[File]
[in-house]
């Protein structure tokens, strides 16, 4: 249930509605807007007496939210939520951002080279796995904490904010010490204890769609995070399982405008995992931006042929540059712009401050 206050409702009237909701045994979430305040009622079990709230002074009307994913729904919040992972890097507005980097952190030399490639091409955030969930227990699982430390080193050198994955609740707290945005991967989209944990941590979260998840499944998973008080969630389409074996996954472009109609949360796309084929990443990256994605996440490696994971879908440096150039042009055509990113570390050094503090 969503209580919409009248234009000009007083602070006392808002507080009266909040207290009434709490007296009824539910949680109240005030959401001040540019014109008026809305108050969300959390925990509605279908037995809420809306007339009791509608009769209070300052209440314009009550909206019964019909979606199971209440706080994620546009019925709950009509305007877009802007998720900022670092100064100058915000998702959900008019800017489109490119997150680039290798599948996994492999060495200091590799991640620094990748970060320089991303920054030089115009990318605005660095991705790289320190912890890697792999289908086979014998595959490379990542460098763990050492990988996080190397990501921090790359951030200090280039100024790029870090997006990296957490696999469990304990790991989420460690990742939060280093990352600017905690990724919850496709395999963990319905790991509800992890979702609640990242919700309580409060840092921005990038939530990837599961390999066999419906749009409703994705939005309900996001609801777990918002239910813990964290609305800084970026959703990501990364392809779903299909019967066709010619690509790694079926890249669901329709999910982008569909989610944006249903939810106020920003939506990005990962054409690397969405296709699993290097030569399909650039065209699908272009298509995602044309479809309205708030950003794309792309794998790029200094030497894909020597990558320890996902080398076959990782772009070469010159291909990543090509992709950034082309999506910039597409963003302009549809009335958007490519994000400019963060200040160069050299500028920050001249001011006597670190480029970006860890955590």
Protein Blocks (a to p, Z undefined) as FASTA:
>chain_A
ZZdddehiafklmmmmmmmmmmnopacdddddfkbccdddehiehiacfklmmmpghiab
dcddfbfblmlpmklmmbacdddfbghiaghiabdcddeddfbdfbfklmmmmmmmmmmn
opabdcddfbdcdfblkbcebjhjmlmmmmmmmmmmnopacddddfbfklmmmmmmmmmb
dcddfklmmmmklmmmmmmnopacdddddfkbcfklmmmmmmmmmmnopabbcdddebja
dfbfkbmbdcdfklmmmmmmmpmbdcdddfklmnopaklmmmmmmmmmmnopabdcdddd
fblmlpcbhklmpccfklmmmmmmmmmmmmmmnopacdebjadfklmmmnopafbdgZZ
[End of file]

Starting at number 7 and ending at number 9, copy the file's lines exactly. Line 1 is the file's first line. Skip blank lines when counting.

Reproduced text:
opabdcddfbdcdfblkbcebjhjmlmmmmmmmmmmnopacddddfbfklmmmmmmmmmb
dcddfklmmmmklmmmmmmnopacdddddfkbcfklmmmmmmmmmmnopabbcdddebja
dfbfkbmbdcdfklmmmmmmmpmbdcdddfklmnopaklmmmmmmmmmmnopabdcdddd